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What Is The Condensed Structural Formula Of Propane?

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Propane is a three-carbon alkane that is produced as a by-product of natural gas processing and petroleum refining. It is commonly used as a fuel for engines, torches, barbecues, stoves and central heating at residences. Propane is normally a gas but it is compressible to a transportable liquid.

The molecular formula of propane is C3H8.

Its 2D structural formula can be seen in this image - upload.wikimedia.org/wikipedia/commons/thumb/a/a2/Propane-2D

Its 3D structural image can be seen in this image - upload.wikimedia.org/wikipedia/commons/thumb/e/e4/Propane-3D

The properties of propane are as follows:
• Molar mass: 44.1 g mol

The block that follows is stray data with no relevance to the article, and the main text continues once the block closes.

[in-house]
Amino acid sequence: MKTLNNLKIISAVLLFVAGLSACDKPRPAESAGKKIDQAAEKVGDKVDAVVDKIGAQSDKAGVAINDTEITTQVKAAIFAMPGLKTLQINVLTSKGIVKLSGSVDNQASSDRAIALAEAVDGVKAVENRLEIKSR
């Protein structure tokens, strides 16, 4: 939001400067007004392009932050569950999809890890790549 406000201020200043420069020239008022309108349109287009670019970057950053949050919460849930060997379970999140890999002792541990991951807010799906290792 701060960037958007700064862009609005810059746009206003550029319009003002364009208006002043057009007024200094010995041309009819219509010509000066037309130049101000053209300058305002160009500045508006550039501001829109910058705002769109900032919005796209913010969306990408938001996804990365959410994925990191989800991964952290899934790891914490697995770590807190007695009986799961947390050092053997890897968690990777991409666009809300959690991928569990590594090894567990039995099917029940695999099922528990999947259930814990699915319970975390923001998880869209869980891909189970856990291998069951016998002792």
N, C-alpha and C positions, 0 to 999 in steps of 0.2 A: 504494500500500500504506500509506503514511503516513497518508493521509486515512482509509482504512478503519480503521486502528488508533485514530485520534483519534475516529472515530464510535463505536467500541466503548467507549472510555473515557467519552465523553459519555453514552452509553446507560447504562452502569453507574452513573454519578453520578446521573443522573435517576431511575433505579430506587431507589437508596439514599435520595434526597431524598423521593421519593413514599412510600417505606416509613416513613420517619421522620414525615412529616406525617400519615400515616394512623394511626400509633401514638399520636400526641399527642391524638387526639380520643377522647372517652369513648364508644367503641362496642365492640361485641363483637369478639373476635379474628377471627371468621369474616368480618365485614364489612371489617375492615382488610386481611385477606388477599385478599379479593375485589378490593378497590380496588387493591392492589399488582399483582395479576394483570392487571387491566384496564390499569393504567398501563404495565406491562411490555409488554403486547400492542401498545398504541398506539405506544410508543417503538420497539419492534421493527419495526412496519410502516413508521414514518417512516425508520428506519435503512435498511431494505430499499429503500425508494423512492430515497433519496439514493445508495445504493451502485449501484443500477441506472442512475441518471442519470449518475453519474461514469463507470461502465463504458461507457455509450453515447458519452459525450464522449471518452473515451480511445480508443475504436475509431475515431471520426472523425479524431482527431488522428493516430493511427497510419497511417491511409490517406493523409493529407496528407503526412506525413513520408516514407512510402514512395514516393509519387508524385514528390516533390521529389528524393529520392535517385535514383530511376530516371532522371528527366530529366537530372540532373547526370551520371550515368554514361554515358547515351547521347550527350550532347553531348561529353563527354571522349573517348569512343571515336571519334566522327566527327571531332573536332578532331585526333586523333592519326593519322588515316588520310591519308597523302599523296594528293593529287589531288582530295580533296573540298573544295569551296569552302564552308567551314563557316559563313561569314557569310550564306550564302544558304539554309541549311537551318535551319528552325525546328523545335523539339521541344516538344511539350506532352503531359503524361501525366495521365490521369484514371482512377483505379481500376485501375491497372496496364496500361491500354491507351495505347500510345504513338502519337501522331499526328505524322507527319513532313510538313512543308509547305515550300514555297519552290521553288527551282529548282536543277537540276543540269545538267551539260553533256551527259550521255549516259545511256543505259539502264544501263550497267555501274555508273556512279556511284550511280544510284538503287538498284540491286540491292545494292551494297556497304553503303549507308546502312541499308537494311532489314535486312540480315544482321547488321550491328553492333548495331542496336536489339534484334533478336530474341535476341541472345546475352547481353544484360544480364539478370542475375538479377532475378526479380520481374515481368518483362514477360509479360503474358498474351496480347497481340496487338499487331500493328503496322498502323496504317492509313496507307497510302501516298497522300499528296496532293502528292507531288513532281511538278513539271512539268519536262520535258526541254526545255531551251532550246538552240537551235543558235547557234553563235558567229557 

• Appearance: Colorless gas
• Density: 2.0098 kg/m3 (gas), 581.2 kg/m3 (liquid)
• Melting point: -187.7 degrees Celsius, 85.5 K, -305.9 degrees Fahrenheit
• Boling point: -42.1 degrees Celsius, 231.1 K, -43.8 degrees Fahrenheit
• Solubility in water: 0.04 g/L

One of the main uses of propane currently is as liquefied petroleum gas (LPG) for use as car fuel. In the United States and Canada, LPG typically consists of around 90% propane and the rest largely butane and propylene plus odorants.
Liquefied petroleum gas is genuinely considered to be the 'greener' alternative to the more commonly used petroleum gasoline. It is becoming increasingly popular in the USA - 190,000 road vehicles use propane and over 450,000 forklift trucks use propane for power. In other parts of the world, propane motor fuel is referred to by the name 'Autogas'. Autogas is used by approximately 13 million vehicles across the world. Lawn care products such as trimmers, lawn mowers and leaf blowers also use propane for power.

As a general rule, the warmer the country, the higher the butane content of LPG. This means that LPG can commonly be a 50-50 split between propane and butane and in some places the butane content can be as high as 75%.

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